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Clayton Kershaw Ends Regular Season with 1.83 ERA

Clayton Kershaw #22 of the Los Angeles Dodgers pitches during the 83rd MLB All-Star Game at Kauffman Stadium on July 10, 2012 in Kansas City, Missouri. (Photo by Jonathan Daniel/Getty Images)
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Clayton Kershaw pitched six innings tonight against the Colorado Rockies. He gave up four hits and struck out eight batters as the Dodgers walloped on the Rockies 11-0. But that's not the story.

Kershaw lowered his earned run average to 1.83.

That ERA is the lowest in the National League since Greg Maddux recorded a 1.63 in 1995 for the Atlanta Braves and the lowest in the Majors since Pedro Martinez had a 1.74 in 2000 with the Boston Red Sox.

"If he's not the best, then you'll really have to sell me on it," manager Don Mattingly said. There's no need to bother. Clayton Kershaw should win the Cy Young Award easily for the second time in three years.

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More facts and figures:

  • Became second LA Dodger pitcher with a sub-2.00 ERA. Sandy Koufax did it three times in 1963, 1964 and 1966.
  • Wins the ERA title three consecutive seasons, last done by Maddux (1993-95).
  • Lead the National League with 232 strikeouts.
  • Pitched a career-high 236 innings.

"All year it's been amazing," Mattingly said. "Maybe one or two that he was a little rough. Other than that it seemed like it was like this every time. If we had given this guy some runs, he might have won 25, 26 games this year."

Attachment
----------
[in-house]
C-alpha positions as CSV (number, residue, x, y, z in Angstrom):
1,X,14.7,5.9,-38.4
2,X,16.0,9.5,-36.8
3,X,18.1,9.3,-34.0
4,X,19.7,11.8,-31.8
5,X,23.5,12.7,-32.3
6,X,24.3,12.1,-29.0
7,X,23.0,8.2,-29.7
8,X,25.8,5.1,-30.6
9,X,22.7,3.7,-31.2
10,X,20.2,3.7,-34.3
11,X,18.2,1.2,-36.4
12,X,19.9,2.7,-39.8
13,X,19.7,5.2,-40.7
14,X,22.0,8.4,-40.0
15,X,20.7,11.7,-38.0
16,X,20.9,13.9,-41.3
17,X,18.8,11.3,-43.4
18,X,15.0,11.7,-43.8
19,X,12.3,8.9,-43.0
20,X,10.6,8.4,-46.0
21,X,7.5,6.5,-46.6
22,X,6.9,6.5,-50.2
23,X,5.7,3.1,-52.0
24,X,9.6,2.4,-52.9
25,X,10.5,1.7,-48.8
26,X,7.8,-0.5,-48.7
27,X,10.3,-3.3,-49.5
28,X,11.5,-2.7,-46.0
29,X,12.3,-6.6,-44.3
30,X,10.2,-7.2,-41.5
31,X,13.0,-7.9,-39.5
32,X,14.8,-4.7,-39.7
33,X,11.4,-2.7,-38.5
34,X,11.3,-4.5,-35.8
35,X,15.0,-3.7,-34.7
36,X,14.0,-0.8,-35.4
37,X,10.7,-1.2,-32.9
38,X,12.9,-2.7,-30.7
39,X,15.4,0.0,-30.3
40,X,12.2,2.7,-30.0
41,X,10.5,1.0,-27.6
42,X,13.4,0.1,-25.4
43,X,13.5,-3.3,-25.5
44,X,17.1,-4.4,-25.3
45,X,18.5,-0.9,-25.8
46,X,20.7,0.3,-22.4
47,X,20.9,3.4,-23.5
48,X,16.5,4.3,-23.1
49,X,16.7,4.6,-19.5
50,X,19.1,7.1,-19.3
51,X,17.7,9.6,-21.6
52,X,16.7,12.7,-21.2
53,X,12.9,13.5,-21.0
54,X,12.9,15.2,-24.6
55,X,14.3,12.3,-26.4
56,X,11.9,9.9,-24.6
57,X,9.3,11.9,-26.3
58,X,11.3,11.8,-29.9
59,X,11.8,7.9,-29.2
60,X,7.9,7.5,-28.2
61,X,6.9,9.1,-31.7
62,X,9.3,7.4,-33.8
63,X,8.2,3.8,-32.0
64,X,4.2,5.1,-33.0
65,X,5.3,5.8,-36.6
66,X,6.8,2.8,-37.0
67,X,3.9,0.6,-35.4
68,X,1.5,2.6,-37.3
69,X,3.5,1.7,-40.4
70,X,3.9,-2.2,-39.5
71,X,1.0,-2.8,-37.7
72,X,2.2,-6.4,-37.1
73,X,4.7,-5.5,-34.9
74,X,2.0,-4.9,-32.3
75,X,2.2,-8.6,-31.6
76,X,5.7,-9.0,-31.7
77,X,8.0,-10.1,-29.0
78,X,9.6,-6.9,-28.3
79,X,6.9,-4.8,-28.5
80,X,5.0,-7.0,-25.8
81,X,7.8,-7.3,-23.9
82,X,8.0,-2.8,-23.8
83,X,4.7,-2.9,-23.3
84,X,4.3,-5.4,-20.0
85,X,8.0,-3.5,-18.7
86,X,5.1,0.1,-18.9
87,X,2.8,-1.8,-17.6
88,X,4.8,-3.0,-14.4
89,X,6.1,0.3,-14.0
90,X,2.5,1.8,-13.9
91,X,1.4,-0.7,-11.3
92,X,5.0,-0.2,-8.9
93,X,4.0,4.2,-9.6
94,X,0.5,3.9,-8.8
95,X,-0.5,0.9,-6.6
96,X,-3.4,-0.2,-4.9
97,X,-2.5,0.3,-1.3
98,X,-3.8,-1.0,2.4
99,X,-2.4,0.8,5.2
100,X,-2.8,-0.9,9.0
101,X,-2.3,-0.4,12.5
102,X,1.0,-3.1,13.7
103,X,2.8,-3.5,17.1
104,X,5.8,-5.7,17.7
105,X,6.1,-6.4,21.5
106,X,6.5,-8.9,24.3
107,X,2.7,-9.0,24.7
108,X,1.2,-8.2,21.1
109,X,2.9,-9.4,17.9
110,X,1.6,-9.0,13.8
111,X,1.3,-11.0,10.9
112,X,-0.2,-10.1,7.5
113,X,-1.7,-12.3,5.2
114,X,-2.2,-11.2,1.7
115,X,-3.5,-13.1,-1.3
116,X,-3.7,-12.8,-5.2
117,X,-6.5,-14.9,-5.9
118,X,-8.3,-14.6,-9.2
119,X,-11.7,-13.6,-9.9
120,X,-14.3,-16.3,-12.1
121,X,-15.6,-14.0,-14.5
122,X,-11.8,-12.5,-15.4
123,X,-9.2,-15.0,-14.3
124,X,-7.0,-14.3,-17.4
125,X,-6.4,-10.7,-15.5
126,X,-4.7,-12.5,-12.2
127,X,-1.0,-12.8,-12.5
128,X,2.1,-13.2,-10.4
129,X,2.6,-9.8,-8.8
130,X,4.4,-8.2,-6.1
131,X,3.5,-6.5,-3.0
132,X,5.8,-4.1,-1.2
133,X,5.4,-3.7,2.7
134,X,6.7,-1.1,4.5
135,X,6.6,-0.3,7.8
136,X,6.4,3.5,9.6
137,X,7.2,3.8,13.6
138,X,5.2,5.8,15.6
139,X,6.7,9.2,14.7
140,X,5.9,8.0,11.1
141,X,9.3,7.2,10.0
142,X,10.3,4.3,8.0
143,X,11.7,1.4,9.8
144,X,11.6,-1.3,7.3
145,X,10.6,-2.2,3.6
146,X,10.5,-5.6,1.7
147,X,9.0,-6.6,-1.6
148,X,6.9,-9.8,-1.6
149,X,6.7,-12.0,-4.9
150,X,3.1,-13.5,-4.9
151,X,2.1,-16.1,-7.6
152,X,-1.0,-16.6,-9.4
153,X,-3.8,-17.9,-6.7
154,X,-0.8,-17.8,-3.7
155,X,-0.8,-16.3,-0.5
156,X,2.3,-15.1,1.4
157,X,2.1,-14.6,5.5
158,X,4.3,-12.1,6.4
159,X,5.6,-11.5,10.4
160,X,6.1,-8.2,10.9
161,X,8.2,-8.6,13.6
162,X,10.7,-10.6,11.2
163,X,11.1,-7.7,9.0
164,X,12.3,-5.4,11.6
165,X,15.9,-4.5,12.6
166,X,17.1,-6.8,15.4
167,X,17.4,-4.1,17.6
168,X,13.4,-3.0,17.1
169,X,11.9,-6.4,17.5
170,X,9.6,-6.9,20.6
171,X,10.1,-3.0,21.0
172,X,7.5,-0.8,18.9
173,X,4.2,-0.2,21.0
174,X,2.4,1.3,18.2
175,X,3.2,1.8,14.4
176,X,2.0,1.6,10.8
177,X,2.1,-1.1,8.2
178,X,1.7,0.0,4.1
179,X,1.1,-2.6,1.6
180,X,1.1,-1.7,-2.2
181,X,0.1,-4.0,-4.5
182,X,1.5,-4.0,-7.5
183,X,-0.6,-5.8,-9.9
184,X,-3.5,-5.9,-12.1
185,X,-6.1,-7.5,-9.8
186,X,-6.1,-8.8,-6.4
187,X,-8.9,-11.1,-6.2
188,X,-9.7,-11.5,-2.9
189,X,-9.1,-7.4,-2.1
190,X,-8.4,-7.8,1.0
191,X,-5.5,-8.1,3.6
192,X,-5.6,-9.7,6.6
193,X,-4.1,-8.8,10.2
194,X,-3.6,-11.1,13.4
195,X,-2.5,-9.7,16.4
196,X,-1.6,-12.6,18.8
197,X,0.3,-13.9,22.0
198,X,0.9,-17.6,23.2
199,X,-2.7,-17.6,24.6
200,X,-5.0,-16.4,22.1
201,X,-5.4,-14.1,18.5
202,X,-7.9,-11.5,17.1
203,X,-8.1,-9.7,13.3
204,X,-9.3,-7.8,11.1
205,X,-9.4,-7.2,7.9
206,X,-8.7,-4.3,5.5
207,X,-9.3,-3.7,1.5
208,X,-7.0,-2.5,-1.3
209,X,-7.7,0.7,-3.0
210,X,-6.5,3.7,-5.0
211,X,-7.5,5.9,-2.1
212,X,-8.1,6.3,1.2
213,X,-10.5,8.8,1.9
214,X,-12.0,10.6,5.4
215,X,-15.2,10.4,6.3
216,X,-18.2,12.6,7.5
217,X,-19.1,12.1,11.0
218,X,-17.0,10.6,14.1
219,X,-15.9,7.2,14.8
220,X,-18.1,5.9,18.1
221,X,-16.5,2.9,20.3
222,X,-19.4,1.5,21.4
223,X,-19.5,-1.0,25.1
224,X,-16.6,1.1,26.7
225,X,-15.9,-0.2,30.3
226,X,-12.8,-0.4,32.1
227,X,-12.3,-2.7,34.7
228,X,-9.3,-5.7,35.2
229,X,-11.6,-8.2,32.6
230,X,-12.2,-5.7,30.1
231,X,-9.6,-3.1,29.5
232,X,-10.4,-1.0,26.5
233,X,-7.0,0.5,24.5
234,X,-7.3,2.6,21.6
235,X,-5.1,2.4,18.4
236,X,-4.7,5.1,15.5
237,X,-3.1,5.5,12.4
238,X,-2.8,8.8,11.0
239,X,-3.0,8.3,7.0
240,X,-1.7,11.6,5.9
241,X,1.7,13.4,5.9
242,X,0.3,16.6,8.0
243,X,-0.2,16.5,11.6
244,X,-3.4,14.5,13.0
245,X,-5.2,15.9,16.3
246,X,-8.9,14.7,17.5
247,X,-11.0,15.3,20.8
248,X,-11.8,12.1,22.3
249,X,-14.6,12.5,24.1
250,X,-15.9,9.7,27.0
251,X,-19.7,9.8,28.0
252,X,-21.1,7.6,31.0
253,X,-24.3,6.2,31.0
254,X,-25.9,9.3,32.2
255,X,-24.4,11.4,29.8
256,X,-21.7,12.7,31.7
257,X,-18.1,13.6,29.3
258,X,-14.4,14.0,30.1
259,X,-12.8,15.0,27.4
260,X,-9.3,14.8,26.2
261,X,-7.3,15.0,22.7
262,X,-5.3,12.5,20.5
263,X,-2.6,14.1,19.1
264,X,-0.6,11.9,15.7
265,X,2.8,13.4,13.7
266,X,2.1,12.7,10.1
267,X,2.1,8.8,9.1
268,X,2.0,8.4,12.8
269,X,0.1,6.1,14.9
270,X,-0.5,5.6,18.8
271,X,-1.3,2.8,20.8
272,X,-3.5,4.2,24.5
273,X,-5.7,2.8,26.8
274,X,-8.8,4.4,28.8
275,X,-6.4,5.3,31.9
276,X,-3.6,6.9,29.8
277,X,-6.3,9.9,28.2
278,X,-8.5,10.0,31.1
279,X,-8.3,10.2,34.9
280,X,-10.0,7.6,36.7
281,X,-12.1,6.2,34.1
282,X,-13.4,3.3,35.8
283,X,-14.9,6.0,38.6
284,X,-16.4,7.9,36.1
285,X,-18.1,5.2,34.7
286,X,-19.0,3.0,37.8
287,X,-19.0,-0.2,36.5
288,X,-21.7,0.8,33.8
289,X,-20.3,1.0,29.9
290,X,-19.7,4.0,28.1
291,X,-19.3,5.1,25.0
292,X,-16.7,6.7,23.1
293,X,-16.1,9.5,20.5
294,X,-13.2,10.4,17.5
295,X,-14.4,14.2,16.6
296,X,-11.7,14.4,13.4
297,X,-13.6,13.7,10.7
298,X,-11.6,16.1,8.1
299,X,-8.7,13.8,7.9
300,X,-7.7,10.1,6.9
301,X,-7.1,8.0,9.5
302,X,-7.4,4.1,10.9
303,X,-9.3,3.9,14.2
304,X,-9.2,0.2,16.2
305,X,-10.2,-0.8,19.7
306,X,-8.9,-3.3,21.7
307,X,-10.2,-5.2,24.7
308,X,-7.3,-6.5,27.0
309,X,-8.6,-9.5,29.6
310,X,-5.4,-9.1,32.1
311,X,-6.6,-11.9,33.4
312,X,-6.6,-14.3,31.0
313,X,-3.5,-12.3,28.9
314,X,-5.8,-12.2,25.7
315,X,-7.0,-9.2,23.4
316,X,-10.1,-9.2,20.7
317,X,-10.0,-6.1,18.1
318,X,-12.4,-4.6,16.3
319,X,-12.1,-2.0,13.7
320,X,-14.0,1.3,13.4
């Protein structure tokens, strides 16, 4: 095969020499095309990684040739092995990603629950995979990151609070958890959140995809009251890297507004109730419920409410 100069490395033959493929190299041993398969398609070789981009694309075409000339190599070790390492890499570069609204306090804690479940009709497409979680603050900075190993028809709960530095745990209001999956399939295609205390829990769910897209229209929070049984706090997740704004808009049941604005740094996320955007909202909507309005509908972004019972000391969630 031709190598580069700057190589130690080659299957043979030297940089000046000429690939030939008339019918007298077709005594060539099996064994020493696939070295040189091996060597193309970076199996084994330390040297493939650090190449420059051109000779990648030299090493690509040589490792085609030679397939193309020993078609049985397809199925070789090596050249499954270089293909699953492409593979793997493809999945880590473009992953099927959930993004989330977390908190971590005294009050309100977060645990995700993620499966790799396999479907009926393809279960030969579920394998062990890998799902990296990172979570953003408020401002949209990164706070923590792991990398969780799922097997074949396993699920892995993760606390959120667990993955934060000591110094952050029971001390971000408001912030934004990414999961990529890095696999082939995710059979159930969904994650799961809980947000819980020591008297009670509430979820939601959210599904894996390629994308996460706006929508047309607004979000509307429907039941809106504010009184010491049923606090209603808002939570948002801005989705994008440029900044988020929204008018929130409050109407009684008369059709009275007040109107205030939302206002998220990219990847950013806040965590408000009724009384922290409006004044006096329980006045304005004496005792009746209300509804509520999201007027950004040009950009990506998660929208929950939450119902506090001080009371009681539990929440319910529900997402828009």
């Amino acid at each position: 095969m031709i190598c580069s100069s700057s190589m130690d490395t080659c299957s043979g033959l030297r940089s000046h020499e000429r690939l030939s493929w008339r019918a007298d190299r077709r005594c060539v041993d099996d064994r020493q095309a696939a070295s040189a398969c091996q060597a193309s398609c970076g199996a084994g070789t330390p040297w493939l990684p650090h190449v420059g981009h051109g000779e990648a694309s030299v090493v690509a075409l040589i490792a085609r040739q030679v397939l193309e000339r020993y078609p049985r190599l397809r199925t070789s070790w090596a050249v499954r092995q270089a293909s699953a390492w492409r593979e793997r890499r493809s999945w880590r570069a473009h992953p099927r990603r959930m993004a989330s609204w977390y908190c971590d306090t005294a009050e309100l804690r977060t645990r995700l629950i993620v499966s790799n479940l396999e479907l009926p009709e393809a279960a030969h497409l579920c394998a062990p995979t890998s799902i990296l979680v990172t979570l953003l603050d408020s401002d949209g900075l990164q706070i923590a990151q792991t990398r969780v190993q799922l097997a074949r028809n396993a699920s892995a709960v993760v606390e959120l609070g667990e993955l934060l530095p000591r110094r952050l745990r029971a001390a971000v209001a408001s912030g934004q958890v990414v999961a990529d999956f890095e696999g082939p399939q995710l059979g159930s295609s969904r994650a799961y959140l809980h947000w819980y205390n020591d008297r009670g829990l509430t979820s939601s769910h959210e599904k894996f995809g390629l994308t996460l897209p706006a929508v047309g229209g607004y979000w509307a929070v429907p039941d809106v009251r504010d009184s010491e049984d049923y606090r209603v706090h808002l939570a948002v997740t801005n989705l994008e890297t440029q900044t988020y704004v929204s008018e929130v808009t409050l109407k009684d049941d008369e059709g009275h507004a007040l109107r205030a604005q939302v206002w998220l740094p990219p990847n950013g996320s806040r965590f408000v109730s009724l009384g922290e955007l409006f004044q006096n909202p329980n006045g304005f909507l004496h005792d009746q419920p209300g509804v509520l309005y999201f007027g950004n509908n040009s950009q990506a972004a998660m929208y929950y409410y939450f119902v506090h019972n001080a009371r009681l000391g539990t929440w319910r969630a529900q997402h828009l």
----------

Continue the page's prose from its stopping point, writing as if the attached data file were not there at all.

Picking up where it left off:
Kershaw ends the season with a 16-9 record for whatever that statistic is worth.

After he was lifted for a pinch hitter in the bottom of the sixth inning, the camera panned to him in the dugout eliciting a roar from the sellout crowd of 52,367.

"To get recognized like that is special," Kershaw said. "It shows the fans are appreciating what you're doing. It means a lot whenever that happens."

But Kershaw is not one to rest on his laurels. "It's all about the playoffs," he said. "It's all about Game 1 for me."

With everything Kershaw has accomplished this season, the fact that he's been consistent has been pretty remarkable. His secret: he ignores it. "It's too hard to think about all of that and continue to pitch," he said. The perfect time to think about it? "I can look back on this in the offseason for a week or two."

Some final notes about the game. This is the Major League leading 22nd shutout for the Dodgers this season, their most since 1988 when they posted 24 shutouts. This was also their largest home shutout since an 11-0 win over the D-Backs on July 7, 2004.

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